I was working on a novel that year. Carly was in Kindergarten, Claire had gone back to school and I was a caretaker on an estate in Vermont and the writing was the one thing that was mine. We had three rooms downstairs and two rooms upstairs in a space sandwiched between the old house where the family stayed when they were there and the three-car heated garage and office with the nanny’s apartment above. The house was theirs. The garden was theirs. The animals were theirs. The little jungle gym out back was theirs. The flower gardens and beehives and maple god damn syrup were theirs. Hell, even the plants in the friggin’ cold frame were theirs. But the novel was mine.
In the months the house was empty, I hid away on a coach in their living room in front of the cold, but perfectly, geometrically laid fire in the fireplace and wrote until my fingers were numb.
Some days what appeared on the page surprised me. I wondered who had written it.
Some days I saw the characters and watched them move and talk and go about the business of the story. Those days I wrote as fast as I could to keep up. Those days I came back to the cold room from far away.
I had three spiral bound college ruled notebooks when I was done.
I typed it all, this was back in the late 80’s and for me word processing was not even a dream. I two-fingered tapped and one day there it was, a manuscript.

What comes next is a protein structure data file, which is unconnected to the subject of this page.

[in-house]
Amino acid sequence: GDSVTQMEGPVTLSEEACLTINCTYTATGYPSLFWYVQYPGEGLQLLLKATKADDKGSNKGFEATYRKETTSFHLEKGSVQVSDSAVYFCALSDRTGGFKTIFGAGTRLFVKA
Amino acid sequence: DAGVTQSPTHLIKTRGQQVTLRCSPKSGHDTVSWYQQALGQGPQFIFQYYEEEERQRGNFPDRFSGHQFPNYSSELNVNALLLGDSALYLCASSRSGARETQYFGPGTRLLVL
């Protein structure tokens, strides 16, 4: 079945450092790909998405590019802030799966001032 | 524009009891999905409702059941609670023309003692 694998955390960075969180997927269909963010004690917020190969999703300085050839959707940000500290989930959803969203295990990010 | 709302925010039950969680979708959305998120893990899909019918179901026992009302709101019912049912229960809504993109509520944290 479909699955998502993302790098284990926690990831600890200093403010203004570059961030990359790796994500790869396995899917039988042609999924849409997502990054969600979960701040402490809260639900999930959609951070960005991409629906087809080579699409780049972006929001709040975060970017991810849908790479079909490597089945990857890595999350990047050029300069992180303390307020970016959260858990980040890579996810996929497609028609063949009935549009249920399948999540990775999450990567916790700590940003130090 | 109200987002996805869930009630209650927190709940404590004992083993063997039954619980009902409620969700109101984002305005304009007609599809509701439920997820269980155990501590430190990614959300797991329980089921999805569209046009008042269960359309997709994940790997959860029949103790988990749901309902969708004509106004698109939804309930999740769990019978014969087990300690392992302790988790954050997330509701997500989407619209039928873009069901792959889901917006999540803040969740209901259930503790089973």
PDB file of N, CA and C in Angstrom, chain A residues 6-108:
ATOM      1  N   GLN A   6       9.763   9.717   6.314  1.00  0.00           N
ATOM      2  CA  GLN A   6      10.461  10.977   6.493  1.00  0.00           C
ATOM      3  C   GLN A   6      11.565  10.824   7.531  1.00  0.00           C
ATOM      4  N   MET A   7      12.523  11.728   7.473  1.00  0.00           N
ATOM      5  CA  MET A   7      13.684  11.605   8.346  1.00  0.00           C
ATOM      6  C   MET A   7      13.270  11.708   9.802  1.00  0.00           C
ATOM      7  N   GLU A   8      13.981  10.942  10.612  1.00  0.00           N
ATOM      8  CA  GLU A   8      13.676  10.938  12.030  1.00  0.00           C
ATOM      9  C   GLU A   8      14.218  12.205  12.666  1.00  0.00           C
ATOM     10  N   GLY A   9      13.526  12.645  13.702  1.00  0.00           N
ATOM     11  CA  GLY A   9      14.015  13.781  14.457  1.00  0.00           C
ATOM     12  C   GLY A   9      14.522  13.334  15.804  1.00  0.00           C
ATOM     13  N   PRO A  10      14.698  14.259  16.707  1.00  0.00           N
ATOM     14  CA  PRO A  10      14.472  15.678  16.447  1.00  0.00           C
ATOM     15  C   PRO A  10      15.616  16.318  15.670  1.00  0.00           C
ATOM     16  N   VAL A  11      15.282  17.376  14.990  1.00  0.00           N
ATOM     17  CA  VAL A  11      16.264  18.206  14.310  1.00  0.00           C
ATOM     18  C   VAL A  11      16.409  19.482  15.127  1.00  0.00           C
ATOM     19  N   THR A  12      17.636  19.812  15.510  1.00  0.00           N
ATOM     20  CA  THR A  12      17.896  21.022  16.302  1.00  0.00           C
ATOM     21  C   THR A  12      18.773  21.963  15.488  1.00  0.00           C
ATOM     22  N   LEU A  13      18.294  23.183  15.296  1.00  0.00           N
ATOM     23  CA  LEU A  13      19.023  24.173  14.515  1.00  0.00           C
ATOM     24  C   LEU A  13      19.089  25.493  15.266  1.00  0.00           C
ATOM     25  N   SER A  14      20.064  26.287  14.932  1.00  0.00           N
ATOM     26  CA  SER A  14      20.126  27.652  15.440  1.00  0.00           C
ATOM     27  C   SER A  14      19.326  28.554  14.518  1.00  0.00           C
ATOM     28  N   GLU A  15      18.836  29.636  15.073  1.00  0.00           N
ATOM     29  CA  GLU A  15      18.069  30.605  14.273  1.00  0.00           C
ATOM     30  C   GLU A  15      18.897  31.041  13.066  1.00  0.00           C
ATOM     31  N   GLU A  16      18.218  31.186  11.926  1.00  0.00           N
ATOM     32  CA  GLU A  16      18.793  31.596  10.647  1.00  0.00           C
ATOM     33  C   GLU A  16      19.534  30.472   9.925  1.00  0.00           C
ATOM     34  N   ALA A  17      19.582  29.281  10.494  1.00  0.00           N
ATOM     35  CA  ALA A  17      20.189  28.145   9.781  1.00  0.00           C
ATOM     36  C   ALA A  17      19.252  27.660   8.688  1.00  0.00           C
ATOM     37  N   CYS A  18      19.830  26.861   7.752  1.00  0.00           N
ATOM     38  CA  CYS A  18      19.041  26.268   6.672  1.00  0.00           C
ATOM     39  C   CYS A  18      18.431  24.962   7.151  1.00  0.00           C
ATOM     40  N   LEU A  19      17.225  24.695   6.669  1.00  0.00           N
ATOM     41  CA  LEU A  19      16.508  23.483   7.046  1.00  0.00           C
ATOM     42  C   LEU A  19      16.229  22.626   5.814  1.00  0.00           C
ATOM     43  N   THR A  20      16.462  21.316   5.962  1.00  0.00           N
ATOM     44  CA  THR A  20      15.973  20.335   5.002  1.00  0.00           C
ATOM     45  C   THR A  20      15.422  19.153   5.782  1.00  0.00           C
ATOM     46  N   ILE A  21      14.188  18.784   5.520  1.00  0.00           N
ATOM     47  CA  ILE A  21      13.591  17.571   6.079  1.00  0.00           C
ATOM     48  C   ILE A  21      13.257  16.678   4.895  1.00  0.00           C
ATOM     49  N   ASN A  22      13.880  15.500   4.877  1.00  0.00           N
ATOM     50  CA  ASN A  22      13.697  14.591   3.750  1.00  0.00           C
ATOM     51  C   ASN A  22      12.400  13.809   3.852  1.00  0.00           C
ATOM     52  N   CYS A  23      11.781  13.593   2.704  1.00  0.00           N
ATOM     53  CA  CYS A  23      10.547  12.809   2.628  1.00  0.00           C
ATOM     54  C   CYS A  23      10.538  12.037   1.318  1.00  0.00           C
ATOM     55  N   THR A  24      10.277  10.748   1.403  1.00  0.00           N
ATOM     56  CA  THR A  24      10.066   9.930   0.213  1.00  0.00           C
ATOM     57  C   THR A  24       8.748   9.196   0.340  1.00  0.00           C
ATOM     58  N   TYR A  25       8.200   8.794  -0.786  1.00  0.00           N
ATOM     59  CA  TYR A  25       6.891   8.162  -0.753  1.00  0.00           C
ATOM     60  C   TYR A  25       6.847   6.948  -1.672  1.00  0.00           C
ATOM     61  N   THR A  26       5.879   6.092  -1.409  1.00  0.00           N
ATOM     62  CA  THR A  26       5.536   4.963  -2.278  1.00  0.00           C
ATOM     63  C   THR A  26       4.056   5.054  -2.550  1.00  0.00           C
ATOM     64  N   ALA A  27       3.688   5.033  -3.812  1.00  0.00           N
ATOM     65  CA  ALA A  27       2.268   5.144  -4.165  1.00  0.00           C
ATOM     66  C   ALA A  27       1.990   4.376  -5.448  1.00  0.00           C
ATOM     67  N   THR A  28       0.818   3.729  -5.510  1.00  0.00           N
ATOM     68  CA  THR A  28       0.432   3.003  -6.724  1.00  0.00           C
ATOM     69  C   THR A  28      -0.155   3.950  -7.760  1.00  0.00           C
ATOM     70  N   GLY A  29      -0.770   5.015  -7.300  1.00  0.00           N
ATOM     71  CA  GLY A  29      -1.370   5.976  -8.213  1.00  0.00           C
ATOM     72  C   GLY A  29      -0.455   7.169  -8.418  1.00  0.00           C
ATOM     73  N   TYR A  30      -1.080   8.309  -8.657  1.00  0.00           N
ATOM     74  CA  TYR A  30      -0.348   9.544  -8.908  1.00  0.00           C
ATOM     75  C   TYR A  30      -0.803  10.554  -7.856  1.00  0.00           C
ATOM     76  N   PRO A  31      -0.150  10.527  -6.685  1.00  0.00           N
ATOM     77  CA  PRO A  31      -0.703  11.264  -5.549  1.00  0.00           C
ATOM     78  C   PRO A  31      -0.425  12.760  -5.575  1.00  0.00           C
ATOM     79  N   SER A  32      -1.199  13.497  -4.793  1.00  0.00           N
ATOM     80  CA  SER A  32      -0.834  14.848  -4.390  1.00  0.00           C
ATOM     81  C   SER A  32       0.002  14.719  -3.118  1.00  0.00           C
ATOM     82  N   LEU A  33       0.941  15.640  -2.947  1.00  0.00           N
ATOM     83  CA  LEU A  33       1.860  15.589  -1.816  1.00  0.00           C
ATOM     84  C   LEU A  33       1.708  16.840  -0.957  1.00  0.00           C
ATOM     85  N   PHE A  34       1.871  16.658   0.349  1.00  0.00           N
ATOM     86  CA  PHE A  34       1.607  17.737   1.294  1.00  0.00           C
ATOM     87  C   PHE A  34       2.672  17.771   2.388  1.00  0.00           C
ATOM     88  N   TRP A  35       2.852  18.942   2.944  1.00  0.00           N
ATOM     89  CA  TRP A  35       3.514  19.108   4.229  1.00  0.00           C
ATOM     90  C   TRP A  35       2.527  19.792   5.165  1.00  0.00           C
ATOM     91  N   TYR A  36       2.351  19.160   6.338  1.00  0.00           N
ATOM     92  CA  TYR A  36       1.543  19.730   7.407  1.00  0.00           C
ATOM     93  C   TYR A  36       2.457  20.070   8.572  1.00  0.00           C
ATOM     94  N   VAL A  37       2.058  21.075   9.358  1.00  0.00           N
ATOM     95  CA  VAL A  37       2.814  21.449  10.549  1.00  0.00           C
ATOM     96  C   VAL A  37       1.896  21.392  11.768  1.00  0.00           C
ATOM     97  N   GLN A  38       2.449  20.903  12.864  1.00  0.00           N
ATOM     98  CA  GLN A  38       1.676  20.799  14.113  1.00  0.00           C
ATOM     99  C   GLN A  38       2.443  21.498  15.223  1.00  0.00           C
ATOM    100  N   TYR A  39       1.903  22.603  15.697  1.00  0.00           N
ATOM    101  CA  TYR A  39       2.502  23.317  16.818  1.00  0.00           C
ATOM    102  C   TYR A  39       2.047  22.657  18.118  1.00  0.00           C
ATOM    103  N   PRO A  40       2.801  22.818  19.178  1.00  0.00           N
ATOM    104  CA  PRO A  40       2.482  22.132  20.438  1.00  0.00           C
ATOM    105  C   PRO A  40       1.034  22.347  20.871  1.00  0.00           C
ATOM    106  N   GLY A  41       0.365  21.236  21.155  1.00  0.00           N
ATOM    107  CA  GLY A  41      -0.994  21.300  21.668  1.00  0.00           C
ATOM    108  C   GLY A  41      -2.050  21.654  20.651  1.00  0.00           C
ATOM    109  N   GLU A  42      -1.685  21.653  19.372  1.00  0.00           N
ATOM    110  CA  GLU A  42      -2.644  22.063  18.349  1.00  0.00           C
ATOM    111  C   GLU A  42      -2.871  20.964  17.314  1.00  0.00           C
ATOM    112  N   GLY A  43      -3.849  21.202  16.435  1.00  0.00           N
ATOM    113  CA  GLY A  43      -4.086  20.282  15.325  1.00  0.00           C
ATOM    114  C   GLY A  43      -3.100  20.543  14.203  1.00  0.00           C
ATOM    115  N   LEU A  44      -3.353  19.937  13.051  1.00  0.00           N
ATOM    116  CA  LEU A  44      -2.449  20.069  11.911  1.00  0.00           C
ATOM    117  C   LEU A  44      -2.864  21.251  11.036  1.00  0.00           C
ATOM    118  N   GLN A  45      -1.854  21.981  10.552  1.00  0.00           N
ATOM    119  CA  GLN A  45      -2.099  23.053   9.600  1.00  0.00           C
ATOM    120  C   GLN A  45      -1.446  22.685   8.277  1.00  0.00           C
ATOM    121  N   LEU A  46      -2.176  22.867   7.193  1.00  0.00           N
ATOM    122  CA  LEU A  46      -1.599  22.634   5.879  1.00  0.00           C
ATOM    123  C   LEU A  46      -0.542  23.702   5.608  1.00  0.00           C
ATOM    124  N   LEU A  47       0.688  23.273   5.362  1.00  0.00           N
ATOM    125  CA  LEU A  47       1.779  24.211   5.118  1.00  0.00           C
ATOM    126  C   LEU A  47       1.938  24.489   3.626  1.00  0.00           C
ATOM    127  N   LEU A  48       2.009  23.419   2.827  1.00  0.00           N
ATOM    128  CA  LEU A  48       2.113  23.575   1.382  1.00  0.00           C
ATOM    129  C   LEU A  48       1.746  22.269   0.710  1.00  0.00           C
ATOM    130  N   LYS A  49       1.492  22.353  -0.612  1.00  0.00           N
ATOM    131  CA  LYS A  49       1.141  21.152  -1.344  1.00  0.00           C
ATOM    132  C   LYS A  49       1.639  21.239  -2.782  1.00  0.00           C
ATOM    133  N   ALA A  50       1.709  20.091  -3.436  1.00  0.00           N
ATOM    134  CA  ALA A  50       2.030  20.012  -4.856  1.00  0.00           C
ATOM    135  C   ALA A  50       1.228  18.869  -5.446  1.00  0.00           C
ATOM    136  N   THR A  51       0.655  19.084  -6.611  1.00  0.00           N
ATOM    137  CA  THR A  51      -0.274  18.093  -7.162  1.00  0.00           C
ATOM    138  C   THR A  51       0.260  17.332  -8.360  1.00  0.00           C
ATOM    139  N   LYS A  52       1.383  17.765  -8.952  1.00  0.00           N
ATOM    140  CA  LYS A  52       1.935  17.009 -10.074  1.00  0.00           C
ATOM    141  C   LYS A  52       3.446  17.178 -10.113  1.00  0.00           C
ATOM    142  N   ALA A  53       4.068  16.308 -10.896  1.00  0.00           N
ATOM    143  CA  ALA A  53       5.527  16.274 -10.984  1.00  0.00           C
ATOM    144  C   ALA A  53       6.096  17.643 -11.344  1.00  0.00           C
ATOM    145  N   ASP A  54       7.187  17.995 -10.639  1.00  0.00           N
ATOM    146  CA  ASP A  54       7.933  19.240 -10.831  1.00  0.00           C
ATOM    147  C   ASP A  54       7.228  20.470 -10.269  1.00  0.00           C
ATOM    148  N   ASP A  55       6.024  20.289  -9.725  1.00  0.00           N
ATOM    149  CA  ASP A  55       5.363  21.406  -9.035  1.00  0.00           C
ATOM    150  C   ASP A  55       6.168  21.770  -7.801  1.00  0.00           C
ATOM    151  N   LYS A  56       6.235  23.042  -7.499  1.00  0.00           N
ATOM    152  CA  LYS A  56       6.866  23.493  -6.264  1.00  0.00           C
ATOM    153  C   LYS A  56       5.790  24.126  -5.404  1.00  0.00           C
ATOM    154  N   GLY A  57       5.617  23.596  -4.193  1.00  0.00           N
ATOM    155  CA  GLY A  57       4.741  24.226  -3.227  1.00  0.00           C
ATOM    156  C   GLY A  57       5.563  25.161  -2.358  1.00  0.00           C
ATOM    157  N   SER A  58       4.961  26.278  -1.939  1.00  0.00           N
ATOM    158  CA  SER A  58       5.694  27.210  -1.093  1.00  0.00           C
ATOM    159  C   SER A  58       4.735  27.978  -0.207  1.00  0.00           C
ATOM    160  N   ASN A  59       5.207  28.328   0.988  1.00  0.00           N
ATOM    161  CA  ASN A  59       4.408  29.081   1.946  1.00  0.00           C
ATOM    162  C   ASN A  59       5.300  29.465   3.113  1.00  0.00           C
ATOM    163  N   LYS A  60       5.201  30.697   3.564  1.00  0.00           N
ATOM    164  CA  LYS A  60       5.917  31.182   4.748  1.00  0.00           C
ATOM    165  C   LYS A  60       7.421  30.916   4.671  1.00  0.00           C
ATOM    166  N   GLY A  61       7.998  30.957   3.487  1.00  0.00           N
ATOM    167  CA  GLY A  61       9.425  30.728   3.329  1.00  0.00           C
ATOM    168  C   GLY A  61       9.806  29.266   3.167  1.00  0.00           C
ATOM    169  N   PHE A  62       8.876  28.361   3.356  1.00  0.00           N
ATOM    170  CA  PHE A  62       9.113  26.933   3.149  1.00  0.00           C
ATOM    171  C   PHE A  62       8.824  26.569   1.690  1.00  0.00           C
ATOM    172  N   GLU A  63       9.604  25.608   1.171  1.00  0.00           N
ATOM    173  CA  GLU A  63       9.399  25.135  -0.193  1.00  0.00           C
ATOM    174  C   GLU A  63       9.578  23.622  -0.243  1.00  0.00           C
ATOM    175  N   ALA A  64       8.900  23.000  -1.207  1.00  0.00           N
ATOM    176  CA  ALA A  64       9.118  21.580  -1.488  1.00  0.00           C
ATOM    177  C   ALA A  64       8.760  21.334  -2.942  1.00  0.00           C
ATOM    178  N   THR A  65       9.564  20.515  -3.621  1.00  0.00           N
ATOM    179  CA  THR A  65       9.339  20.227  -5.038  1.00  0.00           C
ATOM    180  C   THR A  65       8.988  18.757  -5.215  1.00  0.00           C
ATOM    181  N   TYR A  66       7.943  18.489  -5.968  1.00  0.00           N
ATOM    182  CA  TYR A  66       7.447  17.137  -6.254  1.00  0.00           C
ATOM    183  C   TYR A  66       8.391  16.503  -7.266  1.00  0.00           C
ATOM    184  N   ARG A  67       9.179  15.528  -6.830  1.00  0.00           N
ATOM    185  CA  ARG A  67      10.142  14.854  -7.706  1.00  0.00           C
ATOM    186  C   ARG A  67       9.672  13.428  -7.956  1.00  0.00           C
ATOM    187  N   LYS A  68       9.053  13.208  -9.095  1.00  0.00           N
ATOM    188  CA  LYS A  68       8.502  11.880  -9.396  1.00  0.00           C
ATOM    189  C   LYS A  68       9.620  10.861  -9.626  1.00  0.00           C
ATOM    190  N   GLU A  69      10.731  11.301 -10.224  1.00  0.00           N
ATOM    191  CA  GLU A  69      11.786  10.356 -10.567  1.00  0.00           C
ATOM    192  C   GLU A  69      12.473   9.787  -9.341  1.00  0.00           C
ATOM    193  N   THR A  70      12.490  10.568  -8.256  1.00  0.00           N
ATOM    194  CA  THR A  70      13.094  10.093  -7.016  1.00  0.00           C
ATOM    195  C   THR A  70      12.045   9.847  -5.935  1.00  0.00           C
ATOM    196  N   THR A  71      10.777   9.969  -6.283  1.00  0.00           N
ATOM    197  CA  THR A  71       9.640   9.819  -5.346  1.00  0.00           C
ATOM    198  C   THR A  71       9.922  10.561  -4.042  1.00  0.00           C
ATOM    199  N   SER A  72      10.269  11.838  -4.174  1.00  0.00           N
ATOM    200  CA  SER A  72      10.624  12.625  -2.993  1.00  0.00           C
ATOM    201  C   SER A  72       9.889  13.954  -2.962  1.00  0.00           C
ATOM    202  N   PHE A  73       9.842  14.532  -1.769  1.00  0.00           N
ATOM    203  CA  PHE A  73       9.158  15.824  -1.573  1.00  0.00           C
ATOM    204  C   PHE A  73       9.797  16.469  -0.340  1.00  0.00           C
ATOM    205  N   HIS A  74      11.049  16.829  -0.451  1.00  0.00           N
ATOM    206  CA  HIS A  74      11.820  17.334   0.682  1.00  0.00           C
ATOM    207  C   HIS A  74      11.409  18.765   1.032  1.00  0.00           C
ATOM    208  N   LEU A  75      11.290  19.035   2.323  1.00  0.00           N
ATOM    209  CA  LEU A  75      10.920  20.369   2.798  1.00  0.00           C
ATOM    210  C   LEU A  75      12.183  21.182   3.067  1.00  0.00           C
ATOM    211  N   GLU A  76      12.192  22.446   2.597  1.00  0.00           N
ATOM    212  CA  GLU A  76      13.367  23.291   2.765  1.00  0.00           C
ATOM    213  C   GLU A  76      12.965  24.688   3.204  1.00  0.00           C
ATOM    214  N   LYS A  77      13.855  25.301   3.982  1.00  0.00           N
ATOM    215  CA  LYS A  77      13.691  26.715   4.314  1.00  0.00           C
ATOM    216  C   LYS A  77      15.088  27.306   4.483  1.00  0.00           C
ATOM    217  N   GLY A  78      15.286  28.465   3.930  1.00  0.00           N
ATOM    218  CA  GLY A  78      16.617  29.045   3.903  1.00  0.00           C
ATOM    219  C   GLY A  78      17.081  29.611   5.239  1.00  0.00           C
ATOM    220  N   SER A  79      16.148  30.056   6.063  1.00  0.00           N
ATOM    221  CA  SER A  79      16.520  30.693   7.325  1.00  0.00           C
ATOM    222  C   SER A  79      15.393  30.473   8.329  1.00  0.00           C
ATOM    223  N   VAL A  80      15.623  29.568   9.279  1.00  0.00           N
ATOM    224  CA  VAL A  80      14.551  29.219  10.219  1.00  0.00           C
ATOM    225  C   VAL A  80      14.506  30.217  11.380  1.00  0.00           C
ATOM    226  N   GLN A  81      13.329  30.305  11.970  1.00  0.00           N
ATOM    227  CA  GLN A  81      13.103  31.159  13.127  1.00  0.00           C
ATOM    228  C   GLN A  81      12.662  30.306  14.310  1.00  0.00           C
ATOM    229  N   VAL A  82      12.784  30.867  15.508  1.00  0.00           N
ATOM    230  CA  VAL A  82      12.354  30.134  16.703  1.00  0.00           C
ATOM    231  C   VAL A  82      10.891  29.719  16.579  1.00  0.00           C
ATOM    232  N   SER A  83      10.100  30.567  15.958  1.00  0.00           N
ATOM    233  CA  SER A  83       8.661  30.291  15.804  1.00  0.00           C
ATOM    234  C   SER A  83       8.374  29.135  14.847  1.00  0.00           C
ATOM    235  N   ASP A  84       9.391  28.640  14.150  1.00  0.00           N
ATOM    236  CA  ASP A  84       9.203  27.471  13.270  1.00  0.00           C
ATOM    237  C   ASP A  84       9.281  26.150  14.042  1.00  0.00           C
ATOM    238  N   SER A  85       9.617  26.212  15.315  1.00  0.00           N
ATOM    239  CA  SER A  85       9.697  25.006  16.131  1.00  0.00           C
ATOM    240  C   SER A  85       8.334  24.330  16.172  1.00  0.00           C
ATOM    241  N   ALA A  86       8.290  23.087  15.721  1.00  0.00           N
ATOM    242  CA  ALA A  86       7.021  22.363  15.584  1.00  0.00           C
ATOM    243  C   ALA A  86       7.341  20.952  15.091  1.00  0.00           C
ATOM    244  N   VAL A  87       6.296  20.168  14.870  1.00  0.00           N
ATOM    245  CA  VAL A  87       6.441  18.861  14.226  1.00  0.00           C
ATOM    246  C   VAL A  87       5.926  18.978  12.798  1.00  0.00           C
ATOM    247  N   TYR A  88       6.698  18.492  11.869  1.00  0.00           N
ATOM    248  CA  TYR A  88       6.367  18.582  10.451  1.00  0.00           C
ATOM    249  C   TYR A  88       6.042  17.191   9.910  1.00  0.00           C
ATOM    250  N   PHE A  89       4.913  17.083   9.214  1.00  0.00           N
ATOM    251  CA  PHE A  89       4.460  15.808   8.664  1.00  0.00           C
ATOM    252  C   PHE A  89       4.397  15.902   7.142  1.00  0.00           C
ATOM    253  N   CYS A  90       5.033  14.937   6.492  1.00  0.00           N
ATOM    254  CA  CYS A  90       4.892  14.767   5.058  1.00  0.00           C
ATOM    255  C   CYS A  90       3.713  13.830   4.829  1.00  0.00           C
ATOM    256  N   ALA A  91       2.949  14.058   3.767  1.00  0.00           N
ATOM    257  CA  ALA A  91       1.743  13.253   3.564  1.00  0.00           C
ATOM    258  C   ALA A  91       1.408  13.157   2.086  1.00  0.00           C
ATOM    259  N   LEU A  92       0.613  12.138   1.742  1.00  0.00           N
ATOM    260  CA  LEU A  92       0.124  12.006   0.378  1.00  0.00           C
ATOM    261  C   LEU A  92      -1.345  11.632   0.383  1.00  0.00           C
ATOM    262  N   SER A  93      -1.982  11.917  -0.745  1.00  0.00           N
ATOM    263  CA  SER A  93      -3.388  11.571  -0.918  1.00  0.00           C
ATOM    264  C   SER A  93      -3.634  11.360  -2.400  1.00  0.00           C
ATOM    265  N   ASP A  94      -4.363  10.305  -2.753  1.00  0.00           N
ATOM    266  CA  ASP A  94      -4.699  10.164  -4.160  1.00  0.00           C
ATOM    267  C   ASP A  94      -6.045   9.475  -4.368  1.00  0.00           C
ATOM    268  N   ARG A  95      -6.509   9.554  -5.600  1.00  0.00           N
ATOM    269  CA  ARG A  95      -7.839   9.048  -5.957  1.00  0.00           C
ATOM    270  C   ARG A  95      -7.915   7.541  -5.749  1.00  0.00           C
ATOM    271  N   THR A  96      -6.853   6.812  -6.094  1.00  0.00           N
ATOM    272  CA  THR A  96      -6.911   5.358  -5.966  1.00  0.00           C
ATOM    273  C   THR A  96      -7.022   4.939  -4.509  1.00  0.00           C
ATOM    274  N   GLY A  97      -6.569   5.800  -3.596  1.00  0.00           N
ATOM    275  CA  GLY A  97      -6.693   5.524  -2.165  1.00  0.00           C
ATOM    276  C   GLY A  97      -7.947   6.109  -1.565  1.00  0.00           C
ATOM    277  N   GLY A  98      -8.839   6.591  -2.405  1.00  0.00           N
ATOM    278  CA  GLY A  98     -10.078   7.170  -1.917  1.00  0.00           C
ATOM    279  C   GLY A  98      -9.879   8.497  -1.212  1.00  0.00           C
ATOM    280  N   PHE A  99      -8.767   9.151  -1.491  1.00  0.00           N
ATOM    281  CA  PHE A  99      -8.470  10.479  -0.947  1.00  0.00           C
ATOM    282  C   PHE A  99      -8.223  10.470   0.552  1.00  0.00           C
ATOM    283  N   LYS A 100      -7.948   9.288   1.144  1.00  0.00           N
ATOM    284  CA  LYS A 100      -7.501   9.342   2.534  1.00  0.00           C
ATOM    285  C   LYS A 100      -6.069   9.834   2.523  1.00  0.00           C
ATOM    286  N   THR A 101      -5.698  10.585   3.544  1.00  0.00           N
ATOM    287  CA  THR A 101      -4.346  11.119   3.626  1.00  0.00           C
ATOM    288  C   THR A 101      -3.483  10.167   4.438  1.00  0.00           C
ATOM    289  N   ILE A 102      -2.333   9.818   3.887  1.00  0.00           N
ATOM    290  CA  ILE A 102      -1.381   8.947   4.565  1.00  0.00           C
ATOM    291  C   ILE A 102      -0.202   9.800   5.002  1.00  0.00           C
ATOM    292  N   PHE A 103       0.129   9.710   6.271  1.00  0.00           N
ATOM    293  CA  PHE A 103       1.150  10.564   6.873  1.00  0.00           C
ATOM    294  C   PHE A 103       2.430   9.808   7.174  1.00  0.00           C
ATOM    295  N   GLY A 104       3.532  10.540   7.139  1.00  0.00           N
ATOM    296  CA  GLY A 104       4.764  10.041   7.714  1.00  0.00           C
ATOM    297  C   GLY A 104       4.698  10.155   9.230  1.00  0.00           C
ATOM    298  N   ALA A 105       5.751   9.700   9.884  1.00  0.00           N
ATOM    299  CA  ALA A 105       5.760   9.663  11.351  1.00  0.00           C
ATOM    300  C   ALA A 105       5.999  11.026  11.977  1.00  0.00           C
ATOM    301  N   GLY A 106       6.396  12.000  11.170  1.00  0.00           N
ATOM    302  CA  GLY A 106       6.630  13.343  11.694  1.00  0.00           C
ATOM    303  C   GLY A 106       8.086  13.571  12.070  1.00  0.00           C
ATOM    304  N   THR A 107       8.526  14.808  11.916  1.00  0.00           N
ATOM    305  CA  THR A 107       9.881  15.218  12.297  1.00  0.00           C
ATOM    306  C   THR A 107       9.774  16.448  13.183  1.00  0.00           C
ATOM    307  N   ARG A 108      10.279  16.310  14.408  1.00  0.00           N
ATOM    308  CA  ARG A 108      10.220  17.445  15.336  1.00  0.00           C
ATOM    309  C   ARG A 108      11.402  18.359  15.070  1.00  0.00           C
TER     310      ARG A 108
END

No one had read the thing but me. So, I took a deep breath, crossed my fingers and signed up for a writing group through Burlington Community College. I hadn’t been back to school in more than 12 years.
There were 12 of us around a big bare table. The teacher was a gum popping New Yorker. She brought her supper and ate during class. She took her gum out for that and set it on the open lid of her take-away container. She had had pieces on National Public Radio. She could do whatever the hell she wanted.
Each week, we took turns passing out selections of our work for the class to read and comment on. I chose chapter 11 when it was my turn. I read it 1000 times before I made the copies and handed them out. I loved every word. It was poignant and touching and so true it hurt.
I couldn’t tell you what the class members said, her words at the end drowned out any comment they made.
She said the characters were blabber mouths.
She said nothing happened.
There was one sentence. She riffled through the pages leaving bolognaise sauce splotches. Yeah, here.
She read it.
Figure out what you did here and you might be on to something, she said.
I am not sure how I drove home that night. The last part of the drive was a single lane gravel road through the dark woods thick with deeply rutted ice.
I went into a month long funk. I sucked. Big time.
Later, I went back to it. It was mine. It called me.
She was right. The characters were blabbermouths, not much happened. The plot was pear shaped and flabby. I was so busy telling there was nothing to show.
I was ruthless.
Always a masochist and a stoic, I signed up for a second round. I brought in the last two chapters when it was my turn.
She read the last sentence out loud.
You worked on this didn’t you, she said. Keep on working.